Referring to FIG. 1, there is shown a modular reconfigurable tooling system 10 incorporating the principles of this invention. The system is basically comprised of a base drive servomechanism 12 that provides independent motions along the x, y and z directions. Mounted upon the base drive servo unit 12 is a modular tooling unit 14 which is generally a block of RTV rubber having an array of hexagonal apertures cut therein. The apertures 16 are approximately 1-inch apart from each other in the array. Slideably mounted in each aperture is a hexagonal pin 18. The modular tooling unit 14 is approximately 1-foot by 1-foot in size. Although only one modular unit is shown, an array of modular units may be connected together to form the complete system. For instance, a 4×4 system may consist of four of the 1×1 modular tooling units. This modular design allows the system to be reconfigured to adapt to the size of the workpiece. The hexagonal pin 18 are disposed to be moved vertically by the base drive unit 12 to a position that matches the contour of a flexible workpiece mold or workpiece 20. The item 20 may either be a workpiece that is held in position for further machining or a flexible workpiece mold that is shaped by the pins to form a mold that can be used to reproduce a workpiece having a contour that matches the mold 20. Each of the pins are moved vertically to a height that matches the contour of the workpiece mold 20 and locked in position in a manner hereinafter described. The drive unit 12 is controlled by a PC or other computer means 22 through an interface, not shown but well known to those skilled in the art, which has stored therein software and other algorithms that can approximate the shape and contour of various work surfaces. Attached to the ends of the hexagonal pins are flexible supports 24 which may either attach to the workpiece 20 and hold it in position, or adjust the flexible workpiece mold 20 to a position or contour determined by the computer to form a mold.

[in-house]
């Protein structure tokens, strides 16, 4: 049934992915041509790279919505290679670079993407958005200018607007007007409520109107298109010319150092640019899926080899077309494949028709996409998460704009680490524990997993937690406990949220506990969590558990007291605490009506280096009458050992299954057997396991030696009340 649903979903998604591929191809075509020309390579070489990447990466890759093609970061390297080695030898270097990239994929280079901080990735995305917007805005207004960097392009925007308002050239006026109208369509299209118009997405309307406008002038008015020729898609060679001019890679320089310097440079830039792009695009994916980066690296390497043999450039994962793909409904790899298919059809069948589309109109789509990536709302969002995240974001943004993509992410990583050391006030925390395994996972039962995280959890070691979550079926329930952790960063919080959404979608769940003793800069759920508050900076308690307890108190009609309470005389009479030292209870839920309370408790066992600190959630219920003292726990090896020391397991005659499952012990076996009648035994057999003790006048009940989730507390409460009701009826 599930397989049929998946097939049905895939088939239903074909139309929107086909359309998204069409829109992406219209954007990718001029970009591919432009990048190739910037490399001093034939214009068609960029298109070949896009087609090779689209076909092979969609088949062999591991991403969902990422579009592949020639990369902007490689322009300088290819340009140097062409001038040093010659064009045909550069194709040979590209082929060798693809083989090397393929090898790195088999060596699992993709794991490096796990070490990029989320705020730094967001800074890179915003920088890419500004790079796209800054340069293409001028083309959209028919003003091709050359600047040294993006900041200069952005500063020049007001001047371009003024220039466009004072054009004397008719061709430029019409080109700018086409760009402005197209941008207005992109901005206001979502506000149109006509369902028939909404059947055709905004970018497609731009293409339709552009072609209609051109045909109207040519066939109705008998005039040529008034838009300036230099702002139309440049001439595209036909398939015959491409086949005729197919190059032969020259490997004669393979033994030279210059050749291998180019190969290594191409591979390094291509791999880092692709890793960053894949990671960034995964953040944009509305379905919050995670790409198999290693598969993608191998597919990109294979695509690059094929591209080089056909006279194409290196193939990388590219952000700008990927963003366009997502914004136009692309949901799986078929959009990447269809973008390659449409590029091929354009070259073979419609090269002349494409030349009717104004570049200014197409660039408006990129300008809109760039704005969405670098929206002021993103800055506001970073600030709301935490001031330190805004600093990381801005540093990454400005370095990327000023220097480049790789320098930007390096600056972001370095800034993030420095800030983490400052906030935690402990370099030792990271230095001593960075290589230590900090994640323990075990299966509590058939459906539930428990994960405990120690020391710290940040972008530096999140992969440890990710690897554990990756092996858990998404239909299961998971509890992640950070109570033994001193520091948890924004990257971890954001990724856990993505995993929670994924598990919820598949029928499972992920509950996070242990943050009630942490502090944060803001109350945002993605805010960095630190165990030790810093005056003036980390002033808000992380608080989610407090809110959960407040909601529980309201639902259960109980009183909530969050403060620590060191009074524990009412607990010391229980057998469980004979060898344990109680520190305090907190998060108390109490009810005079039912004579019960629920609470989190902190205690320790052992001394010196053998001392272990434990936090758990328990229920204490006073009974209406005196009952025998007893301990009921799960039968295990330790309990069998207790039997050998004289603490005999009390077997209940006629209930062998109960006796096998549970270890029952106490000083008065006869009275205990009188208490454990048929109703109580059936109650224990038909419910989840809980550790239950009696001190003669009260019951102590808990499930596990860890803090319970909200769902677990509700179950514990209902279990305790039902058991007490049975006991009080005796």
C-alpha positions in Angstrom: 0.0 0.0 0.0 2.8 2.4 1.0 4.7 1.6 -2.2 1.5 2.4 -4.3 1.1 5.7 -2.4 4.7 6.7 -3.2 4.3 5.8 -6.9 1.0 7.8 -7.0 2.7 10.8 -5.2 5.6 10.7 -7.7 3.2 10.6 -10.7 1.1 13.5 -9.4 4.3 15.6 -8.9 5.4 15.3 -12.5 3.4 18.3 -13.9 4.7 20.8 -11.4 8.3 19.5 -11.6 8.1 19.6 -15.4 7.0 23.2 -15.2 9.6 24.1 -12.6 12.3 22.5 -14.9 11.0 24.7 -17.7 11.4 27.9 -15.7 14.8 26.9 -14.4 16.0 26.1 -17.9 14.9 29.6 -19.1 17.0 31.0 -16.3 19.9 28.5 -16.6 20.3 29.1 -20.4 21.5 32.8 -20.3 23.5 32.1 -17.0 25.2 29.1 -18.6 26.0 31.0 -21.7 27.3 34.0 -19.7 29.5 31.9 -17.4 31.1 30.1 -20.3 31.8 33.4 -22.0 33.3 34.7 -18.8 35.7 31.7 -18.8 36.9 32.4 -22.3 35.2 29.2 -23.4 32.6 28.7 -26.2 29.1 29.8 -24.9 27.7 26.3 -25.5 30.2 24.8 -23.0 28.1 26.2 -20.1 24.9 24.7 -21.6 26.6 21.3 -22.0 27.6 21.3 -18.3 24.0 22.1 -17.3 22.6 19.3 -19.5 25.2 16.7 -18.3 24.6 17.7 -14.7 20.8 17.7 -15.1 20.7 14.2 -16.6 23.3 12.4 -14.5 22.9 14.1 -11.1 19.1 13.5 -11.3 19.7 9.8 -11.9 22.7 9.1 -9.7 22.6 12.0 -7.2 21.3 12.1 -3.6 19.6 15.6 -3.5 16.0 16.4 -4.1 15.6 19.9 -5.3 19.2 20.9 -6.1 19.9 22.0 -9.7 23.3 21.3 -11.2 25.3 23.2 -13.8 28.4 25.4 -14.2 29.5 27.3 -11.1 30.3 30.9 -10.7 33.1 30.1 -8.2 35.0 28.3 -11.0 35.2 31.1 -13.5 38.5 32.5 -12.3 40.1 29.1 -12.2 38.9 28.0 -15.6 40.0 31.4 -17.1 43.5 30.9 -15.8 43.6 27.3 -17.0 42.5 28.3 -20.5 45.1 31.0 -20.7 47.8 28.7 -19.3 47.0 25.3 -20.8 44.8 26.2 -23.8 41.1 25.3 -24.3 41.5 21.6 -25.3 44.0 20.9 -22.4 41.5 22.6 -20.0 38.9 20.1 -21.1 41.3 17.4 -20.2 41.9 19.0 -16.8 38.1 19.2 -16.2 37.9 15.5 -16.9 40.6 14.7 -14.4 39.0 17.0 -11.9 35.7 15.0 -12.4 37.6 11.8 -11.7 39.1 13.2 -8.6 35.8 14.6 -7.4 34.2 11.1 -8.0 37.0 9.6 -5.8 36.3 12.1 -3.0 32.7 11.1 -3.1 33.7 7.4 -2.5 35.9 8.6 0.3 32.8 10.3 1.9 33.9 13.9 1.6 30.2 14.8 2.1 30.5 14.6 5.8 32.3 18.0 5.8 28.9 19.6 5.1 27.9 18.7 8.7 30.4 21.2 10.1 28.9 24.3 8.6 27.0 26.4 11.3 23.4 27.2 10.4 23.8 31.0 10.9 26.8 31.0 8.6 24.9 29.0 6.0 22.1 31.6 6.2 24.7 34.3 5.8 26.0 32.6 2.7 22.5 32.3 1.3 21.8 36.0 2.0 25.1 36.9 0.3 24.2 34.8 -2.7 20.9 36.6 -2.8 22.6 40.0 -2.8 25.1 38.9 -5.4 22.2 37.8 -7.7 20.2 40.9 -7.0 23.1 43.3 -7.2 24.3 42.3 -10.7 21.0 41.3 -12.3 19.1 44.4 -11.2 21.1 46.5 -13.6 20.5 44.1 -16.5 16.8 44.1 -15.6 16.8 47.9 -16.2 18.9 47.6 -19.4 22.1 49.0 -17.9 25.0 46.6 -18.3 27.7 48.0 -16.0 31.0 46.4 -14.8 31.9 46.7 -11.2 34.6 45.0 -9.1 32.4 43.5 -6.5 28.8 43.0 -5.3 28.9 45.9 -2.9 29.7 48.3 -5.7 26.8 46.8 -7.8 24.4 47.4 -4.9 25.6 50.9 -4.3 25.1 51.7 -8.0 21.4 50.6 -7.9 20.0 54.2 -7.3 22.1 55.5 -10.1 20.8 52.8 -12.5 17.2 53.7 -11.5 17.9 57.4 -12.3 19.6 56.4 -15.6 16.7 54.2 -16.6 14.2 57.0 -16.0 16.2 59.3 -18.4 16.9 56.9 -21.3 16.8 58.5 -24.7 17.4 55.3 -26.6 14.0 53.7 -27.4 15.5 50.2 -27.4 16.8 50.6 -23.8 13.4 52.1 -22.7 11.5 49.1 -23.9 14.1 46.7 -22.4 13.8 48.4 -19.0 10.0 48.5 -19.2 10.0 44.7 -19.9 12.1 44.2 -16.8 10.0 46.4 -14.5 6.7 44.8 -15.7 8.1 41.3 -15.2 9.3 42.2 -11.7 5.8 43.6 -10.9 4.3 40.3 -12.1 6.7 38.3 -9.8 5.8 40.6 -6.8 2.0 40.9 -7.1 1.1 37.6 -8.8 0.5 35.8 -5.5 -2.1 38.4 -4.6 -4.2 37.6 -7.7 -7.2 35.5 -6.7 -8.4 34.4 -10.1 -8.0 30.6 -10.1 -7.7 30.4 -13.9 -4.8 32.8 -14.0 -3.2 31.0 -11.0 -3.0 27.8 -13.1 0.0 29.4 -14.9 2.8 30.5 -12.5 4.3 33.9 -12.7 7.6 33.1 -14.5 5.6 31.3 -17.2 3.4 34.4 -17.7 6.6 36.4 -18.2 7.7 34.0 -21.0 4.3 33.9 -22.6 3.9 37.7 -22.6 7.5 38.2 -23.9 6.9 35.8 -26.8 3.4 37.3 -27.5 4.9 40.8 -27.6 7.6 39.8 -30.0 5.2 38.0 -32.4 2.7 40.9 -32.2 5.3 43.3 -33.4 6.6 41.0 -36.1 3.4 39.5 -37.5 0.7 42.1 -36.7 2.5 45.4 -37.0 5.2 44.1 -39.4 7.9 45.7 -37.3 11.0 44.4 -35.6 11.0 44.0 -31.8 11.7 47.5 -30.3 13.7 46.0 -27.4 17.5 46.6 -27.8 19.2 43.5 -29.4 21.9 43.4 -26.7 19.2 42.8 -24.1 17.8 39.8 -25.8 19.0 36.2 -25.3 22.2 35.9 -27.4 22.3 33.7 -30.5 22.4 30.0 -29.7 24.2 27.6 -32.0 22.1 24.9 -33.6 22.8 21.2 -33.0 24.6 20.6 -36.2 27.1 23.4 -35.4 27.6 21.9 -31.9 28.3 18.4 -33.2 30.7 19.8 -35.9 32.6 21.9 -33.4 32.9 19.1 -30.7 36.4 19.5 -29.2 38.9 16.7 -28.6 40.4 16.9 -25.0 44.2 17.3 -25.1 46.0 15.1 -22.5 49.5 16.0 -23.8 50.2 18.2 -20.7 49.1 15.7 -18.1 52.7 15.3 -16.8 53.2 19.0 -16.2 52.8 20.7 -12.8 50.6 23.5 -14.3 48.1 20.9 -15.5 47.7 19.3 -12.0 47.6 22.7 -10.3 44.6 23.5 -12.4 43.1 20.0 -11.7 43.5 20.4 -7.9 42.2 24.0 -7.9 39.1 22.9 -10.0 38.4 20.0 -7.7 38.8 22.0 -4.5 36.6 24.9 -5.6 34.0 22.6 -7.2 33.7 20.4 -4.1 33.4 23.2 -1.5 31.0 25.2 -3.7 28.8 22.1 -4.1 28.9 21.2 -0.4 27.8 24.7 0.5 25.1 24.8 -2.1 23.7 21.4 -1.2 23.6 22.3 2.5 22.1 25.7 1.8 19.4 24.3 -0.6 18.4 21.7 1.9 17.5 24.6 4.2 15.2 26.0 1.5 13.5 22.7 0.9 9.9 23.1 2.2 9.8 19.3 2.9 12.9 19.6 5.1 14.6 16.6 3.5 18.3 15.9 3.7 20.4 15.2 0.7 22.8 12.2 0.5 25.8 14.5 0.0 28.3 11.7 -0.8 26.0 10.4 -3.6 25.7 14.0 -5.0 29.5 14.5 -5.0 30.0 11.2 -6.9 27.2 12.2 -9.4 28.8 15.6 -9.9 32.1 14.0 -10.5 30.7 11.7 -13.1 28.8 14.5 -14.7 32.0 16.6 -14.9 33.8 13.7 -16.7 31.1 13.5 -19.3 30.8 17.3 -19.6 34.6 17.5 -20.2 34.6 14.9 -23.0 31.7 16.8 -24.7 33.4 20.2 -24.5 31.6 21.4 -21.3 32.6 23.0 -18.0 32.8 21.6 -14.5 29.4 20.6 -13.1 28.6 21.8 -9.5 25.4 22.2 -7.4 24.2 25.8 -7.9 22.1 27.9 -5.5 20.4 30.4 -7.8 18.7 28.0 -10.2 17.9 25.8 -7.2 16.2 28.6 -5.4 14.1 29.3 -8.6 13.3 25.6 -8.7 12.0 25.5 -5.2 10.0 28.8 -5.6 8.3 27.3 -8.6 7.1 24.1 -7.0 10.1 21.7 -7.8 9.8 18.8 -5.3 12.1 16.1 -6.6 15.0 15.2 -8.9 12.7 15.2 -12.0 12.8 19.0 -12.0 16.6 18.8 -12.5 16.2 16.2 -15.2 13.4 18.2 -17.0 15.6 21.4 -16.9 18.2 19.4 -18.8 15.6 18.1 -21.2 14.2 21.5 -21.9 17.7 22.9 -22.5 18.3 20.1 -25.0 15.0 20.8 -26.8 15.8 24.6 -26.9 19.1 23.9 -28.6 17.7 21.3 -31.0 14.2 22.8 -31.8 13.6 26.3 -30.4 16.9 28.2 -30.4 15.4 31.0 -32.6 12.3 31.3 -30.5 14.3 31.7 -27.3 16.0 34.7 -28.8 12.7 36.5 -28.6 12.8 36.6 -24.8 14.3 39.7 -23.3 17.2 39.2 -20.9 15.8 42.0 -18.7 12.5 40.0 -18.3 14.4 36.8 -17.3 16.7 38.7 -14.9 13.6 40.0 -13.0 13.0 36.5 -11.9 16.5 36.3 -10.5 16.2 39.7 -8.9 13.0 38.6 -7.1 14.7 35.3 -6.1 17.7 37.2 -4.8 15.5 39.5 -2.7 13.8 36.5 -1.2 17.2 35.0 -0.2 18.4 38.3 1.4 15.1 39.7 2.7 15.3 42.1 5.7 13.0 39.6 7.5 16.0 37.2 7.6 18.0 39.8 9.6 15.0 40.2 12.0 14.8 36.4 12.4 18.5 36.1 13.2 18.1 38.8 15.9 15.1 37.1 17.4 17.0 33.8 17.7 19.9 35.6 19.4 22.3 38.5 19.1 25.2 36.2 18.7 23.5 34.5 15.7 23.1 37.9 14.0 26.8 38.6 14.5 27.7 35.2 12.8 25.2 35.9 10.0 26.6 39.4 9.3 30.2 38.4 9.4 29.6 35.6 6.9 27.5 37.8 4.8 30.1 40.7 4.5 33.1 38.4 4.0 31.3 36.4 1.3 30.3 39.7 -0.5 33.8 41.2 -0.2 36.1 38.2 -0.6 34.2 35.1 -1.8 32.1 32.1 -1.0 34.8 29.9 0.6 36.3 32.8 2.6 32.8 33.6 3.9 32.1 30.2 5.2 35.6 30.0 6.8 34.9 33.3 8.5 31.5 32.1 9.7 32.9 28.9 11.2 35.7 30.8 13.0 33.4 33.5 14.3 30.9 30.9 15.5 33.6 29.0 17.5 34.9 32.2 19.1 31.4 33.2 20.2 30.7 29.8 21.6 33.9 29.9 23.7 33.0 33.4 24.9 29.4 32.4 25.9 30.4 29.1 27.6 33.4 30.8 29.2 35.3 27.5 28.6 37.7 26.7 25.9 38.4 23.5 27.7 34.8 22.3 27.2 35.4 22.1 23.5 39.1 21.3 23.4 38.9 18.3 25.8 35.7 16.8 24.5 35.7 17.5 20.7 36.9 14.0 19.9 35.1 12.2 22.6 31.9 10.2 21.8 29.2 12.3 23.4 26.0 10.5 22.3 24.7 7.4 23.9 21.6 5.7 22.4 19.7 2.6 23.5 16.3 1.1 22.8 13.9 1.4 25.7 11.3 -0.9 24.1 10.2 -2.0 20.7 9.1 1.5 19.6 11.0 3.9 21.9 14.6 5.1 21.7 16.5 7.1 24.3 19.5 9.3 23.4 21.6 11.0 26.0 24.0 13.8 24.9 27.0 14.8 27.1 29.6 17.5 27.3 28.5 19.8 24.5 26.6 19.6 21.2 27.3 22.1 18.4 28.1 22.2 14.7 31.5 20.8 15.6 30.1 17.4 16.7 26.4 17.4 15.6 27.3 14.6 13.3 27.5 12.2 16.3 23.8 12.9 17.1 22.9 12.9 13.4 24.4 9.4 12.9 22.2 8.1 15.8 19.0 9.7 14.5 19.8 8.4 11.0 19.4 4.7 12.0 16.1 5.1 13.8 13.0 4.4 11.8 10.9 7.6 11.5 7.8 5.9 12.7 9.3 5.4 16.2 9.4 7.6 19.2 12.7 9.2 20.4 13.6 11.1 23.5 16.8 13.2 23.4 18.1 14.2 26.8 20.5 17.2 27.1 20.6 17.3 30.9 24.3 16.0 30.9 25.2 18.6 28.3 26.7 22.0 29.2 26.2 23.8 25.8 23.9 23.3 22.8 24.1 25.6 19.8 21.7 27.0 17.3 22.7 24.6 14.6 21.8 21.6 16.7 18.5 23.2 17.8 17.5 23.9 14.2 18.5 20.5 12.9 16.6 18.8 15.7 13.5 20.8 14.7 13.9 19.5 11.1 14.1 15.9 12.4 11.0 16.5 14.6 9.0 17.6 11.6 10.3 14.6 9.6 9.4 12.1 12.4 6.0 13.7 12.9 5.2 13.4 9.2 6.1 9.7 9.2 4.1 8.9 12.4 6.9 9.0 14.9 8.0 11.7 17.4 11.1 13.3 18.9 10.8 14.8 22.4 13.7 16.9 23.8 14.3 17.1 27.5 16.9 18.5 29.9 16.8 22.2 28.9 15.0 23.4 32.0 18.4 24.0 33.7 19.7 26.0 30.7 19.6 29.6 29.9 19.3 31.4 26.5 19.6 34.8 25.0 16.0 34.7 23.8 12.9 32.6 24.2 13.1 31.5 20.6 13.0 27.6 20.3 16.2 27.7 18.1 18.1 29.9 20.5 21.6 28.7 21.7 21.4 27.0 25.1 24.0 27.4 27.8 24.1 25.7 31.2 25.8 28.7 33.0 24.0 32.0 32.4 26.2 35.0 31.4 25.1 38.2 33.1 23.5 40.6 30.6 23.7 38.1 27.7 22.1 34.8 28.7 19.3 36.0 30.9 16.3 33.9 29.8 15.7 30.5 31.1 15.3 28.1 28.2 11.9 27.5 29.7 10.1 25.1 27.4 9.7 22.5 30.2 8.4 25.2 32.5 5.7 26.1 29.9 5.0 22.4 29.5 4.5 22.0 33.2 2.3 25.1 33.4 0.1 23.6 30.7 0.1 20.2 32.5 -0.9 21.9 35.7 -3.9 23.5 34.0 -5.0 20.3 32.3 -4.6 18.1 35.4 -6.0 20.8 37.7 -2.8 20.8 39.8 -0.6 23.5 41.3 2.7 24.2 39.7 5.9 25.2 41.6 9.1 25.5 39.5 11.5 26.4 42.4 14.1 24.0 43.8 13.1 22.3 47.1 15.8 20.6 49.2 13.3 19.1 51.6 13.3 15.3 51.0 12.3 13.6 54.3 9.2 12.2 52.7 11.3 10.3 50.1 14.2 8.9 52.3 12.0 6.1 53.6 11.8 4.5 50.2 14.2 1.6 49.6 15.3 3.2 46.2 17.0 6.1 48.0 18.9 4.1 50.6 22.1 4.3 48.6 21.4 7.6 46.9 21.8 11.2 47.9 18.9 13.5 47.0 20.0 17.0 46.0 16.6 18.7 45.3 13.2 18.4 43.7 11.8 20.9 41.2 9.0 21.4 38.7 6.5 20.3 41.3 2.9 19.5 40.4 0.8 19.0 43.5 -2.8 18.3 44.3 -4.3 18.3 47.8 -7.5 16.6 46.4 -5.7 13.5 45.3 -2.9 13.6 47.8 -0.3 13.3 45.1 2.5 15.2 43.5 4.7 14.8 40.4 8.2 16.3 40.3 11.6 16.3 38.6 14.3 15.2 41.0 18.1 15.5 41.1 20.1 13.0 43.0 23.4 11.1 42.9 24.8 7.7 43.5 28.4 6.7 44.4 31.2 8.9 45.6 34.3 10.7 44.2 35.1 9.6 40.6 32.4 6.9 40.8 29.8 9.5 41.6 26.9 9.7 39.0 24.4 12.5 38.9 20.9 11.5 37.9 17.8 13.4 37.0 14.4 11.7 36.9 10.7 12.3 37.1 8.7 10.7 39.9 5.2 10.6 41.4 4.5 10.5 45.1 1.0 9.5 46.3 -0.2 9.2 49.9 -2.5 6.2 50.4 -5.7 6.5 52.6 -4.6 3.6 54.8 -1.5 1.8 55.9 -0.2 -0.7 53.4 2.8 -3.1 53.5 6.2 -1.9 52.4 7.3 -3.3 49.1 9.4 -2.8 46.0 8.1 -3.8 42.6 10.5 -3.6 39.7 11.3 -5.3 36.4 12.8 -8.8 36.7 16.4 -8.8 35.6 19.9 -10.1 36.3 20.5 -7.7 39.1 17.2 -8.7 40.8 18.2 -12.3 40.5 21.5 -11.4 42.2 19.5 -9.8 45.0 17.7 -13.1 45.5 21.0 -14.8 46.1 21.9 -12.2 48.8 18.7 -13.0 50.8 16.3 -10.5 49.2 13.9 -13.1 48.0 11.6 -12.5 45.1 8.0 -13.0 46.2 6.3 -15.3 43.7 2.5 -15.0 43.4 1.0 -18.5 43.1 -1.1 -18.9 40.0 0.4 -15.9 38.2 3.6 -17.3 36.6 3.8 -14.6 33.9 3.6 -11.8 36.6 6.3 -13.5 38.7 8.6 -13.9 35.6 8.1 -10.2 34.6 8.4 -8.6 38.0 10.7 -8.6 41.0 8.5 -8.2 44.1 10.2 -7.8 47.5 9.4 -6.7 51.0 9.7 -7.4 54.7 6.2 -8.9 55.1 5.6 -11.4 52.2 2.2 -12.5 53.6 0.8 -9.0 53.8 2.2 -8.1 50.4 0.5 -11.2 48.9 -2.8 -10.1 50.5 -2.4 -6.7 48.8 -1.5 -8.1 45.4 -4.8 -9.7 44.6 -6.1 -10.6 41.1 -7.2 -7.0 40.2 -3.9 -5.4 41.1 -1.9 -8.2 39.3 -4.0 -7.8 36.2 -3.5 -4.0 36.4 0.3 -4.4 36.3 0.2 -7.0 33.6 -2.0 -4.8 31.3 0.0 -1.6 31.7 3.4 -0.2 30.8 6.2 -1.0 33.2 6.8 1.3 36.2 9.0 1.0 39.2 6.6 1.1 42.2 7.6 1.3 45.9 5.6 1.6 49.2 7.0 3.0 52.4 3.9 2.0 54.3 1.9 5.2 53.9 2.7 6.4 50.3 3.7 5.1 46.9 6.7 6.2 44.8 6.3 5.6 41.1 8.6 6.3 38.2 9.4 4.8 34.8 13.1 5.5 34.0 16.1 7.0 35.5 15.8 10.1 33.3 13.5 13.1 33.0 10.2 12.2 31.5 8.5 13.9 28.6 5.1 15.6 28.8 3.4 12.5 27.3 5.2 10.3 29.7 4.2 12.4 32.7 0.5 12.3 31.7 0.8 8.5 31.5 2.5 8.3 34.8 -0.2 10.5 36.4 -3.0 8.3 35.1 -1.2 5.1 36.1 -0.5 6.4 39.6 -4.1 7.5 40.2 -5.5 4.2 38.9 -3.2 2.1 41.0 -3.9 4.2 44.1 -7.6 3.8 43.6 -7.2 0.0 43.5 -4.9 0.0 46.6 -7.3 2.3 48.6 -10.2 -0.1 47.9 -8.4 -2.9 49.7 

FIG. 2 is a perspective view of a reconfigurable tooling module 14. Connect points, such as 26, are provided so that modules may be connected to or aligned to each other. Atop each pin 18 is a flexible tooling support 24 by which a flexible coupling is made with the workpiece 20. FIG. 2A is a sectional view taken along the line 2A--2A of FIG. 2 which shows the pin mounted in the reconfigurable tooling module having the flexible tooling support 24 mounted thereon. A pin and ball bearing 28 supports the flexible tooling support 24 so it can pivot universally. Flexible tooling surfaces 24 are generally comprised of a spring support head as shown in FIG. 2B that gives the head constant stiffness across its surface. The head is encased in rubber for flexibility.